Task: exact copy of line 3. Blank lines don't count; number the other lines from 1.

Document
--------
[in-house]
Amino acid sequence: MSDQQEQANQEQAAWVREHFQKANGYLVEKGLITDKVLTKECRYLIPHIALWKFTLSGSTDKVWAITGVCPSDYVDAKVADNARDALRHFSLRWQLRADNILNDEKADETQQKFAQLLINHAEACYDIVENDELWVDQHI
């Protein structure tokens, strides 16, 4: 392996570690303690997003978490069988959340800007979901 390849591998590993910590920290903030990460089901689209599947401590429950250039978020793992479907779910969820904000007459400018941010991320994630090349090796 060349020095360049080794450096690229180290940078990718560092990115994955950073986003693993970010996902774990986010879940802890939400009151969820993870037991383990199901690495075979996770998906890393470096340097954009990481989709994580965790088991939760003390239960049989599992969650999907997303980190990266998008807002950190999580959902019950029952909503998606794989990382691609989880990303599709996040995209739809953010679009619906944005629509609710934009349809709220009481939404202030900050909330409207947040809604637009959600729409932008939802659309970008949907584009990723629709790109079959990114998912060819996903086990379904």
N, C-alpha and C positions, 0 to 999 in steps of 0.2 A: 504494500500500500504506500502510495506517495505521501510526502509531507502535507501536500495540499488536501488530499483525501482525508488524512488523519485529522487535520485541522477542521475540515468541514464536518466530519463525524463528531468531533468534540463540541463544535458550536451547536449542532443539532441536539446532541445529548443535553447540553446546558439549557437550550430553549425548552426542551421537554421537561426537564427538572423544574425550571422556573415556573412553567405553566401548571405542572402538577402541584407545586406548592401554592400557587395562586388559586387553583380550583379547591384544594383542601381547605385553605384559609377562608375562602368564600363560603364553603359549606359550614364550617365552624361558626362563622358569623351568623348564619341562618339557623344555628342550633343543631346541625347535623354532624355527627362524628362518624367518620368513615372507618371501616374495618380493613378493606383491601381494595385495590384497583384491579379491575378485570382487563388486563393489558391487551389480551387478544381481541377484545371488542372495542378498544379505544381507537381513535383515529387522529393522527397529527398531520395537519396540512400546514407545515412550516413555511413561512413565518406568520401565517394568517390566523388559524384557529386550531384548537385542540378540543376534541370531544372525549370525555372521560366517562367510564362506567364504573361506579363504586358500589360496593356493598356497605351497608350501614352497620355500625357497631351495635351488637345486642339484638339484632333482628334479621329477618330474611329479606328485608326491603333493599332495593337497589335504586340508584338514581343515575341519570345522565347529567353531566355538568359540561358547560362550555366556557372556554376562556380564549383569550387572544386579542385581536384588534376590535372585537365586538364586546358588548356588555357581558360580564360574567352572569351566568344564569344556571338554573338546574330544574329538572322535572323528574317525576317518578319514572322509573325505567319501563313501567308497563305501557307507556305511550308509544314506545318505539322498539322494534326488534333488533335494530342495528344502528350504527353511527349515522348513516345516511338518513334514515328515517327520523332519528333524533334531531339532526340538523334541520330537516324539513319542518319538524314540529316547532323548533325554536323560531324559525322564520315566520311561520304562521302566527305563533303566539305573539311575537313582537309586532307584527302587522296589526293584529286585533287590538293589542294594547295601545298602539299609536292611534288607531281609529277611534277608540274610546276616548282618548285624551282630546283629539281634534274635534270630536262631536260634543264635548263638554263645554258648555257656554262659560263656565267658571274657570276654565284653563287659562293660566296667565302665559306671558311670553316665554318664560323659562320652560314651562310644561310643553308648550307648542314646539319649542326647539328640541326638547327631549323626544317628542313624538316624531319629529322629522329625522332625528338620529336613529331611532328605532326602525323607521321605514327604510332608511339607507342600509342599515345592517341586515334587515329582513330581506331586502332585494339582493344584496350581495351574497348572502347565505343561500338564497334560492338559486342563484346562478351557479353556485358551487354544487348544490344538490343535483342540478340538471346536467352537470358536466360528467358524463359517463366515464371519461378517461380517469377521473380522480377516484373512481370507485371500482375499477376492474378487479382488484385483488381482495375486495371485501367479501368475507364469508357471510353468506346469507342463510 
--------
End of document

């Protein structure tokens, strides 16, 4: 392996570690303690997003978490069988959340800007979901 390849591998590993910590920290903030990460089901689209599947401590429950250039978020793992479907779910969820904000007459400018941010991320994630090349090796 060349020095360049080794450096690229180290940078990718560092990115994955950073986003693993970010996902774990986010879940802890939400009151969820993870037991383990199901690495075979996770998906890393470096340097954009990481989709994580965790088991939760003390239960049989599992969650999907997303980190990266998008807002950190999580959902019950029952909503998606794989990382691609989880990303599709996040995209739809953010679009619906944005629509609710934009349809709220009481939404202030900050909330409207947040809604637009959600729409932008939802659309970008949907584009990723629709790109079959990114998912060819996903086990379904």